SYNOPSIS: Kate drops down from the ducts and gets a shotgun from the vault, which she uses to club Desmond. But in his surprise, Desmond fires a bullet right into the computer, and he thinks it’s curtains for all of them. Kate runs to get Sayid to fix the computer. While she’s gone, Desmond tells Jack that he was marooned on the island and that a guy named Kelvin found him, brought him to the Hatch, and made him enter the Numbers every 108 minutes to “save the world.” Kelvin eventually died leaving Desmond alone. Desmond tells Jack and Locke about an orientation film, which they watch. It says that the Hatch is actually called The Swan and it’s one of many research stations on the Island built by the Dharma Initiative. The electricity cuts out, and Desmond flees the scene. Kate returns with Sayid and Hurley, and Sayid fixes the computer. Jack catches up to Desmond, who finally remembers him and asks about Sarah before leaving for good. As the countdown nears completion, Jack and Locke argue about whether to push to button. Locke convinces Jack to take a leap of faith, and Jack does the deed. Elsewhere, the “others” attack the Rafties and take them to a makeshift prison, where they also (pretend to) hold Ana Lucia captive. She explains that she was from the back section of the plane. Satisfied that they’re who they say they are, she has the other “others” take her out. In the flashback, Locke pursues a relationship with a woman named Helen, but he’s still too obsessed with the man who conned him out of a kidney. Helen convinces him to give the two of them a shot and have faith that he can be whole again.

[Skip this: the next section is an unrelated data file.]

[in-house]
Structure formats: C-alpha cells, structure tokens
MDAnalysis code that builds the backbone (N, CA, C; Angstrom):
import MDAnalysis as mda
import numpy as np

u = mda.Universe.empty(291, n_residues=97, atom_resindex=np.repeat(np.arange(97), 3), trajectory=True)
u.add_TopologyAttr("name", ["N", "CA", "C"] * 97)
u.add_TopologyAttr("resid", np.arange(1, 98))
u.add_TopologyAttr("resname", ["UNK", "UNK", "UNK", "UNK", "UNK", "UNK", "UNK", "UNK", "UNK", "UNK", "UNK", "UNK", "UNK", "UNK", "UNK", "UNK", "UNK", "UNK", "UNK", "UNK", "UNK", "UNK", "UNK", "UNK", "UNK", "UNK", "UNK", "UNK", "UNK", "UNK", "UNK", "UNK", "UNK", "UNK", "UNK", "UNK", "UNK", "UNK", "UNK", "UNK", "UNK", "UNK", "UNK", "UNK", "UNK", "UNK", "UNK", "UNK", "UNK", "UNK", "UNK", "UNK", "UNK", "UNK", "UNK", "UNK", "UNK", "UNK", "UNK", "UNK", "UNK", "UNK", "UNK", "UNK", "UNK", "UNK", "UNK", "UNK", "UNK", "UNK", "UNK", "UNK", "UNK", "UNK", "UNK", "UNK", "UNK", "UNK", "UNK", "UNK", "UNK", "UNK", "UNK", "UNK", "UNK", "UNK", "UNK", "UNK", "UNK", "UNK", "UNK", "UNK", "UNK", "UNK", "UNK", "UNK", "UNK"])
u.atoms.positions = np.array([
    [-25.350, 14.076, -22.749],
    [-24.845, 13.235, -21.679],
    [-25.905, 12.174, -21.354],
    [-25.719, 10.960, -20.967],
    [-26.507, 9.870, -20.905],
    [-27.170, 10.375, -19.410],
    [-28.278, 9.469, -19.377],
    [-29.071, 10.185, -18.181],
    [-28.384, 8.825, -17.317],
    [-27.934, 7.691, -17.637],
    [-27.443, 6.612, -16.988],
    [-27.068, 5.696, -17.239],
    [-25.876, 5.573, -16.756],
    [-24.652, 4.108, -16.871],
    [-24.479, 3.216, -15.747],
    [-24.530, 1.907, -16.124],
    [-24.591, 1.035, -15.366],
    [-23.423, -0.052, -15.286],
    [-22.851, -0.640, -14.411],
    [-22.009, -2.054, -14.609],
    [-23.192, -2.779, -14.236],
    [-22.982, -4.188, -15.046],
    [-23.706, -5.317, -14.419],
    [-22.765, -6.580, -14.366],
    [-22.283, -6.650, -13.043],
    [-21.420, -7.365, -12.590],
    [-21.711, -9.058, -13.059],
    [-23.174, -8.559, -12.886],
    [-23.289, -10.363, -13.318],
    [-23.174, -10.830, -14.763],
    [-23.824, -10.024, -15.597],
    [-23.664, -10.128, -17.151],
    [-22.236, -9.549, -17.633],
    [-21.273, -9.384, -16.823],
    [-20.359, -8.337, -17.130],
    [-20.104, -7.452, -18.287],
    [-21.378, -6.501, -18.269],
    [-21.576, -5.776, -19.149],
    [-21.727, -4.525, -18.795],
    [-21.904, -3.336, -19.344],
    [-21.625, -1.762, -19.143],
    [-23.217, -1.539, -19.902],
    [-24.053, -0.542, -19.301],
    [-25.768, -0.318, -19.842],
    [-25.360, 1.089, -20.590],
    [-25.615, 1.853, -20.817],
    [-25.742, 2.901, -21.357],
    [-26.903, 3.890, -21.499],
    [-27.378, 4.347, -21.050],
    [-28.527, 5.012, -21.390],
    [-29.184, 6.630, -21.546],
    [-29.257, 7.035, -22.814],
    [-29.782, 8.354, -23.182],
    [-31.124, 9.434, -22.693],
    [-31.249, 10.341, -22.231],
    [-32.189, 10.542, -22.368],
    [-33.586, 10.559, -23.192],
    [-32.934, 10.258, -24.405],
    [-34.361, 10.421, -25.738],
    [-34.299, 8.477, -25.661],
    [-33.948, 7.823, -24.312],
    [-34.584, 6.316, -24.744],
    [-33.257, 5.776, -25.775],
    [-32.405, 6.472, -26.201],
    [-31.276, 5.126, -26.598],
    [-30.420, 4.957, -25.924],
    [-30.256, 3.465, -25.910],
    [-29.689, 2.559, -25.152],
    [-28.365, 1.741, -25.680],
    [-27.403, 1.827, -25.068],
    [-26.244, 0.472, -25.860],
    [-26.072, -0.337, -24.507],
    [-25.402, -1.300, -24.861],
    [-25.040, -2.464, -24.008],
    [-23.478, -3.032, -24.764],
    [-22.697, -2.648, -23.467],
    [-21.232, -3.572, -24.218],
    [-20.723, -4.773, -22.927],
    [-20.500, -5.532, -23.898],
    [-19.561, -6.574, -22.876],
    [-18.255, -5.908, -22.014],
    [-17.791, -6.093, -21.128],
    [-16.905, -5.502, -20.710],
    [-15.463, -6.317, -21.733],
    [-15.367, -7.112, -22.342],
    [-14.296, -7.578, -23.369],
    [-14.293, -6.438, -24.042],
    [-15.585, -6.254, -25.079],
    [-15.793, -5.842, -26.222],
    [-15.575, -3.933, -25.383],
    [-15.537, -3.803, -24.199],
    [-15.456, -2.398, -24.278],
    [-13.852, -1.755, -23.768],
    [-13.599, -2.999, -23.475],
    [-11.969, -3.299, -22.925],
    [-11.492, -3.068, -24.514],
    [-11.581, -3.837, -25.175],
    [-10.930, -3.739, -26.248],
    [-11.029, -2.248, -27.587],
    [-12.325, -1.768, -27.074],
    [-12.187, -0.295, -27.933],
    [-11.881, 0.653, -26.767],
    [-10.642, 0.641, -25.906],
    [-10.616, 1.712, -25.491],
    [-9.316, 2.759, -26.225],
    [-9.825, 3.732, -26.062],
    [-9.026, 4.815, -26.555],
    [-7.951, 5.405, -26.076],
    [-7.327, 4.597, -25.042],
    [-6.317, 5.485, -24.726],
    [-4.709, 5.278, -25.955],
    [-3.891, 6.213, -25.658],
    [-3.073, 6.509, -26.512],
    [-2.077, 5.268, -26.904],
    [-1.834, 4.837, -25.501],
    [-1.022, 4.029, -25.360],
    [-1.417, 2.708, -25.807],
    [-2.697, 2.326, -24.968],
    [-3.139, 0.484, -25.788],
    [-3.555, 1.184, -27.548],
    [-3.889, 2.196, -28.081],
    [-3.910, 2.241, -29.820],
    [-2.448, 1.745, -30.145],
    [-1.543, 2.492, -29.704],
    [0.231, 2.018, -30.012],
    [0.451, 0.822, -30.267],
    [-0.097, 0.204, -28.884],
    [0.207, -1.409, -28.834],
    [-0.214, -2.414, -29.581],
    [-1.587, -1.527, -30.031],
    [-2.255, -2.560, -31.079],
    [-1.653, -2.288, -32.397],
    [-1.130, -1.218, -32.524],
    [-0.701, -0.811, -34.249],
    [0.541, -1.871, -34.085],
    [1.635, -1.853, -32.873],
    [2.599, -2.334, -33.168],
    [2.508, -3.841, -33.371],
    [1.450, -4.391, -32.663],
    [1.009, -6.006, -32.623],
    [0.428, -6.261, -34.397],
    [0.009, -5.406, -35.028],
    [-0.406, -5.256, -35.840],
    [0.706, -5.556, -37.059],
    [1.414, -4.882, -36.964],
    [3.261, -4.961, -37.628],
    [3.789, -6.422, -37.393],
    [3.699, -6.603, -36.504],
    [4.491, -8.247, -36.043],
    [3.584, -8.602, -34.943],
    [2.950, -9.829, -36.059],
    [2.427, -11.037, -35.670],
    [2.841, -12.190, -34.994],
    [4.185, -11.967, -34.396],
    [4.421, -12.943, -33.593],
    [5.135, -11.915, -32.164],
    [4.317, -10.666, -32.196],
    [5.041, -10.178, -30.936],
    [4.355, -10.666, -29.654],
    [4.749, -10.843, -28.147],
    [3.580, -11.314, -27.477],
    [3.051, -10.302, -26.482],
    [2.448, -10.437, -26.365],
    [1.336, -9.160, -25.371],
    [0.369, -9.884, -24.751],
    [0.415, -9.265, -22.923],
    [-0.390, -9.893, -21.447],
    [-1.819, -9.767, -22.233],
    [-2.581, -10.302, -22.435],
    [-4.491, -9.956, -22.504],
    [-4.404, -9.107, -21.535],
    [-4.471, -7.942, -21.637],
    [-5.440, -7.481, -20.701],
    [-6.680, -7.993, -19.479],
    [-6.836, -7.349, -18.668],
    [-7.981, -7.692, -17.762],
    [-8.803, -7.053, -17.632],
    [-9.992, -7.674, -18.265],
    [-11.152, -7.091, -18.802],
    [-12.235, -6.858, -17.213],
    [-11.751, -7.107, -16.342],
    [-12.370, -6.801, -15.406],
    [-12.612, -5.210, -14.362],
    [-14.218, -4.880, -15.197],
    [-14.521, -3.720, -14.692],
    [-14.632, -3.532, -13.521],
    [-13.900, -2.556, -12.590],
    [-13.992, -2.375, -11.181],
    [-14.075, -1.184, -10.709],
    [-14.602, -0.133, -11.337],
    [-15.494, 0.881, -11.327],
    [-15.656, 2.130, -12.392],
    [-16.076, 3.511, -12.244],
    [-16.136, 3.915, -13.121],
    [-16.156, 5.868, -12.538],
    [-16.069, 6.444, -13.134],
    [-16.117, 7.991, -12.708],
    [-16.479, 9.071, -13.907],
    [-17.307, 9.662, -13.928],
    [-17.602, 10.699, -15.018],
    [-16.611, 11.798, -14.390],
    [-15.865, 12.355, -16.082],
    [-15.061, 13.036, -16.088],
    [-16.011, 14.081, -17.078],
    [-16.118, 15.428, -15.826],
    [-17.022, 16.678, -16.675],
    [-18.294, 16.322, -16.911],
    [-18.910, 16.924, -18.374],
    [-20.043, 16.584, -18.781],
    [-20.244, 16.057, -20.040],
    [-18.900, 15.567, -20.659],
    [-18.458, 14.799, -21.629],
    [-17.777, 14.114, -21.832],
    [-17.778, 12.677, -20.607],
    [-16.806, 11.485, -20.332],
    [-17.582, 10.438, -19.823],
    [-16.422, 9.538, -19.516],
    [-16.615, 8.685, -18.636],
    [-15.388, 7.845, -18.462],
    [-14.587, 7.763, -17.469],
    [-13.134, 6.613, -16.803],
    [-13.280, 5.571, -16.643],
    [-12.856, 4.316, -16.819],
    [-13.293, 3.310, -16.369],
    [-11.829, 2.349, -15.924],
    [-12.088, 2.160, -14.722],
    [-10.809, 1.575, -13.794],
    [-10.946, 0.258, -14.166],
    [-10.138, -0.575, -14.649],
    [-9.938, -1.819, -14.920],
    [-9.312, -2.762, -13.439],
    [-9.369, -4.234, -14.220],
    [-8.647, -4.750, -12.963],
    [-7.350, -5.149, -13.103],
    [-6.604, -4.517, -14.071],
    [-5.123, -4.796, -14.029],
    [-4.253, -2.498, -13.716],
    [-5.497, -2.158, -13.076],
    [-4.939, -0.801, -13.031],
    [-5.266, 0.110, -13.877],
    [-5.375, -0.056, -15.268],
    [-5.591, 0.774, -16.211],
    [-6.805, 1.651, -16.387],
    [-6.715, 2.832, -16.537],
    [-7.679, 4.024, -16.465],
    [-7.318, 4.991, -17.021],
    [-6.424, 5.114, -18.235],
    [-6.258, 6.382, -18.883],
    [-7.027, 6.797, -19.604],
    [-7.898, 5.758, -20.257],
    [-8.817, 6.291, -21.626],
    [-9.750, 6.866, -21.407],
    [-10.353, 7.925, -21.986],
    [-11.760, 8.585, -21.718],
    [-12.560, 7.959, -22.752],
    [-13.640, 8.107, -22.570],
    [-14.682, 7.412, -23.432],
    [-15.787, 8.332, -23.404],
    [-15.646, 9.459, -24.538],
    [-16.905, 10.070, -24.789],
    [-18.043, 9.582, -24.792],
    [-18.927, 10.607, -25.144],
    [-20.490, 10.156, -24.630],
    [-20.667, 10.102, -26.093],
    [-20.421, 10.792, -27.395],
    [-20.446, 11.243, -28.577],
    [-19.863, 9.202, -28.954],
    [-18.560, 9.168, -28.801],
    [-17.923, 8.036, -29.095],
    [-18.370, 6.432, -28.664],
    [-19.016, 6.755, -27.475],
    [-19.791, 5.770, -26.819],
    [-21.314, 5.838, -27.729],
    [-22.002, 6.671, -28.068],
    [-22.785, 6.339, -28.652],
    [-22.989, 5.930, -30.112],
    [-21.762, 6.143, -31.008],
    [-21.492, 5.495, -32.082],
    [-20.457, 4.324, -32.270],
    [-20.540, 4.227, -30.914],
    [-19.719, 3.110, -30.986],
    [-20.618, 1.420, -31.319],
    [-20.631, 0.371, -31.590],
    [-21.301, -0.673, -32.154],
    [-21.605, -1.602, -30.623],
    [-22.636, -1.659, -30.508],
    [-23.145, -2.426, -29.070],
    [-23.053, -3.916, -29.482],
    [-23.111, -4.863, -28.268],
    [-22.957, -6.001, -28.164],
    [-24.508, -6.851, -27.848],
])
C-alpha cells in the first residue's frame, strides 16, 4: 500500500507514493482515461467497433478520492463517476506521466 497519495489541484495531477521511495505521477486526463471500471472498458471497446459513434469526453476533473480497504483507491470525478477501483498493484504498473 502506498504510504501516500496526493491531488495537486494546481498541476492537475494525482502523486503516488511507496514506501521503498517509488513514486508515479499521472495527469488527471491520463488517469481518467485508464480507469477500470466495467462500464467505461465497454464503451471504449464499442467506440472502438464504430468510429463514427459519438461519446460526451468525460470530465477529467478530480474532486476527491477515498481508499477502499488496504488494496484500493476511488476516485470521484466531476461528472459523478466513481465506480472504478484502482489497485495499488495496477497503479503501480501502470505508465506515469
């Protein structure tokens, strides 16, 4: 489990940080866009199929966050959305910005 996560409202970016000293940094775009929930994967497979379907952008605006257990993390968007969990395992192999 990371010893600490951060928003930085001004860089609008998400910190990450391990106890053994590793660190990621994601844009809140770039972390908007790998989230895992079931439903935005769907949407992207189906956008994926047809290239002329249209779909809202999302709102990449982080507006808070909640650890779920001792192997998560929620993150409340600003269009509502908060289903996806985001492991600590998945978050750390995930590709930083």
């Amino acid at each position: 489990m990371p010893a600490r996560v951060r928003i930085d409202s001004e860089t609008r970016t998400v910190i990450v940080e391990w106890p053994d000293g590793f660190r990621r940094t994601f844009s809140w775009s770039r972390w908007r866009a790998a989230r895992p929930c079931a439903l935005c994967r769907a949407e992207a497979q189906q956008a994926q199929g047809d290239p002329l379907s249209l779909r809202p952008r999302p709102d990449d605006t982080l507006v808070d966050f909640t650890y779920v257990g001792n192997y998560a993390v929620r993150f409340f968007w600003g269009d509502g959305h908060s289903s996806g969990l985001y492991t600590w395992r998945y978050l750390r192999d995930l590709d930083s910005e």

THOUGHTS: This is a great episode because of the dilemma it poses. The button-pressing may truly be saving the world every 108 minutes, or it might be a social experiment—a fool’s errand, really—monitored by the Dharma Initiative. In the end, though, I think the Losties made the right decision. And I’m not just saying that because I’ve seen the rest of the season—but because they don’t have a lot to lose. Sure, it’s a menial and tedious task, but it’s worth not taking the chance of an armageddon. Plus, it’s a small price to pay for all the amenities the Swan has to offer: shelter, food, water, entertainment, even a laundry machine. Not a shabby deal at all. As for the flashback, I’m glad that it continued the kindey-con storyline. I’m glad the writers didn’t just have Locke take his lumps and forget about the whole ordeal and that Locke is still just as hung up as he was in the last flashback.


“Everybody Hates Hugo”

SYNOPSIS: Hurley is tasked with itemizing and guarding the food, a job which he hates because it makes him the miserly bad guy who can’t give out food freely and gladly. He almost blows up the pantry with a stick of dynamite, but Rose talks him out of it. Instead, he decides to give it all out for one big camp-wide feast, and Jack surprisingly gives his blessing to the idea. (Everyone loves Hugo.) Elsewhere, the Rafties are taken by Ana Lucia, Libby, and guy-later-known-as-Eko to the Tailies’ camp where they meet Rose’s husband, Bernard. Meanwhile, the bottle of messages washes up on shore, and Sun buries it; Sayid investigates the cemented-in portions of the Swan; and Charlie gets Locke to fill him in on everything. In the flashback, Hurley quits his job at a chicken joint after winning the lottery, but his friend there quits in solidarity, not realizing Hurley has enough money to never have to work again. The two of them have a crazy day/night and live life to the fullest, but the friend feels betrayed when he finally finds out Hurley is filthy rich.

THOUGHTS: All the episodes have flashbacks that mirror, inform, or play off the Island storyline; but the connection seemed especially apparent in this episode. Hurley knows what it’s like to have a windfall of riches. Before it was money; now it’s food. But he doesn’t want to revisit past mistakes, so he wants to shirk the responsibility. And what a perfect solution he comes to. I thought the flashbacks were especially realistic in what (I’d imagine) it’s like to come into a large amount of money and how it’d make you try to figure out what matters most before you spend a dime. Unfortunately for Hurley, his friend got the wrong idea, and by the time Hurley found out, the damage was already irreversible. At least this time he handled the riches better this time around with guidance from the invaluably optimistic Rose.